Montoya v. Allstate Insurance Company

Filing 101

ORDER accepting 98 Report and Recommendations, and granting in part and denying in part 75 Motion to Limit Plaintiff's Expert Testimony, by Judge Lewis T. Babcock on 4/26/16.(dkals, )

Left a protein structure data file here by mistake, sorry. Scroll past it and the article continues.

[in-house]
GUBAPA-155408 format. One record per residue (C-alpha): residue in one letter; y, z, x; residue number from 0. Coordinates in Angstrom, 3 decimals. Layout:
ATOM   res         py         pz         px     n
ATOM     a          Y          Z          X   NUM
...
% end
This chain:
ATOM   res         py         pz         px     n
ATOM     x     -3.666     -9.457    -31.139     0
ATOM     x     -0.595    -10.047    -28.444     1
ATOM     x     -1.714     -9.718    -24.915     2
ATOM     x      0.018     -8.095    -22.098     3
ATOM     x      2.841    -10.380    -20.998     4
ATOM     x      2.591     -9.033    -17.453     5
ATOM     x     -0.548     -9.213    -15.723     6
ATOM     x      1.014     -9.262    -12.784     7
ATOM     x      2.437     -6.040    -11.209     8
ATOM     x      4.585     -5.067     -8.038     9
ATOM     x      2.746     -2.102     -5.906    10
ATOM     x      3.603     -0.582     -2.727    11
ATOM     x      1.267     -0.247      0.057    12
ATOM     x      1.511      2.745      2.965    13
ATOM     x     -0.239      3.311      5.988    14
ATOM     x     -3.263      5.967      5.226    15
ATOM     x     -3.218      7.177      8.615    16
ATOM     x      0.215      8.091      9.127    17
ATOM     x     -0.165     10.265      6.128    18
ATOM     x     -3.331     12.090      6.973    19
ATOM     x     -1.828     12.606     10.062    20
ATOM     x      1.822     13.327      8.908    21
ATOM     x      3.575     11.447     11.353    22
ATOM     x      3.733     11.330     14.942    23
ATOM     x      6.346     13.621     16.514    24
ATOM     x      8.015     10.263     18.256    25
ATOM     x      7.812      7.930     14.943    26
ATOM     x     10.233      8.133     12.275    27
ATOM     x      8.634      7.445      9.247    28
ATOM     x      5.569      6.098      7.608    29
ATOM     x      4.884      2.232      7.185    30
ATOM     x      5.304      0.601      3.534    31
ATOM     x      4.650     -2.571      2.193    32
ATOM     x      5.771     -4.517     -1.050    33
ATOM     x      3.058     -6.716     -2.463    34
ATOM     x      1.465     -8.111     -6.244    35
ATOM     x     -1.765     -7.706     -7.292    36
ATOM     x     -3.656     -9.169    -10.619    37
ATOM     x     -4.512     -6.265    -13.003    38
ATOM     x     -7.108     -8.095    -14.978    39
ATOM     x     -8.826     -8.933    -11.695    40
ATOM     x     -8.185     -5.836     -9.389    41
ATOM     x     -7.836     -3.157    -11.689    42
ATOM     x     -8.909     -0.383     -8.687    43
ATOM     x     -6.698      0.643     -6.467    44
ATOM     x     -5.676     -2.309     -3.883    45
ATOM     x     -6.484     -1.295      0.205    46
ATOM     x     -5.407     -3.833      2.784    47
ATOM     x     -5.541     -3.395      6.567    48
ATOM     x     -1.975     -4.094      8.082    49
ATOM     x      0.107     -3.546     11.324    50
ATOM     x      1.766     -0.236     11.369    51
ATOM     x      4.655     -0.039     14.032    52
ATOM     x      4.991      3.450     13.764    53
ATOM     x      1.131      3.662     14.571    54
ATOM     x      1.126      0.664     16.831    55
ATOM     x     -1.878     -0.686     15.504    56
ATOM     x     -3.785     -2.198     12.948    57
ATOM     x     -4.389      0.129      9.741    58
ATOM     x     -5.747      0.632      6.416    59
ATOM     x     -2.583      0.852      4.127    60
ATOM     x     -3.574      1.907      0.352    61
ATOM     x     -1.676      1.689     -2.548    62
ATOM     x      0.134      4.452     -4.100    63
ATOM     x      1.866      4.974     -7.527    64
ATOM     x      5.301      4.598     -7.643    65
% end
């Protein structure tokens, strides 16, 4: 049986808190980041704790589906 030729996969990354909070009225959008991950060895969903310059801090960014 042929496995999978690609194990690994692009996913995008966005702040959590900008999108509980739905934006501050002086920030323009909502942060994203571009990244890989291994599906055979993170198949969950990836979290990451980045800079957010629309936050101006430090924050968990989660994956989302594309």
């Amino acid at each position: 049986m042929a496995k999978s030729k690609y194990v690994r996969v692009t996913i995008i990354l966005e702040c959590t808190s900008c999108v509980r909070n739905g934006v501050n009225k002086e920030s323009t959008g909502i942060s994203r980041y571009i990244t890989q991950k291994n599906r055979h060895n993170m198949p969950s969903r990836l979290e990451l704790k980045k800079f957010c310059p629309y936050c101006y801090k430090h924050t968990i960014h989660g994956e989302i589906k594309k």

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IN THE UNITED STATES DISTRICT COURT FOR THE DISTRICT OF COLORADO LEWIS T. BABCOCK, JUDGE Civil Case No. 14-cv-02943-LTB-KMT PEGGY MONTOYA, Plaintiff, v. ALLSTATE INSURANCE COMPANY, Defendant. ________________________________________________________________________ ORDER ________________________________________________________________________ This case is before me on the recommendation of the Magistrate Judge issued and served on April 5, 2016 (Doc 97). Both parties have failed to file specific written objections to the Magistrate Judge’s recommendation and are therefore barred from de novo review. Accordingly, it is ORDERED that the recommendation is accepted and Defendant Allstate’s Motion to Limit Plaintiff’s Expert Testimony (Doc 75) is GRANTED IN PART AND DENIED IN PART as follows: 1. To the extent that any non-retained expert that any non-retained expert reviewed another treating medical provider’s records for any purpose other than during and for his or her direct treatment of the Plaintiff, testimony about those medical records are barred because no after-the-fact medical record review opinions were provided in the form of a compliant Fed.R.Civ.P. 26(a)(2)(B) report as required. The non-retained experts are allowed to testify about medical records reviewed as part of the expert’s own treatment, including how those records may have influenced the testifying expert’s treatment goals. 2. Any testimony from a treating medical provider listed in Plaintiff’s expert disclosures regarding the reasonableness of any medical expenses or costs, including their own, and whether any such expenses are/were necessary are barred because none of the experts listed by Plaintiff were properly disclosed under Fed.R.Civ.P. 26(a)(2)(B) to render opinion testimony on this topic. The court finds that this kind of opinion is elicited, not for treatment of the patient, but rather in anticipation of and for trial. On those topics, the expert would be required to prepare, sign and have disclosed a report under the Rule. 3. The non-retained experts are permitted to testify to matters generally within the scope of their medical records prepared in conjunction with treatment of the Plaintiff, including conclusions or opinions necessarily formed at the time of treatment about matters such as causation, prognosis and standard of care. Further, Dr. Schneider is barred from giving opinion testimony about those matters set forth in a letter from Plaintiff’s counsel where Dr. Schneider specifically answered three questions, the first being directed at causation of the Plaintiff’s hip condition with respect to an automobile accident occurring one year previous to surgery. Those opinions were formed and rendered in anticipation of litigation and therefore, at least as to that part of Dr. Schneider’s testimony, Dr. Schneider was required to prepare, sign, and have disclosed a Report consistent with Fed.R.Civ.P. 26(a)(2)(B). The Court finds that the answers submitted on the letter prepared by counsel for Plaintiff do not meet the qualifications to be a compliant Report under the Rule. BY THE COURT: s/Lewis T. Babcock LEWIS T. BABCOCK, JUDGE DATED: April 26, 2016

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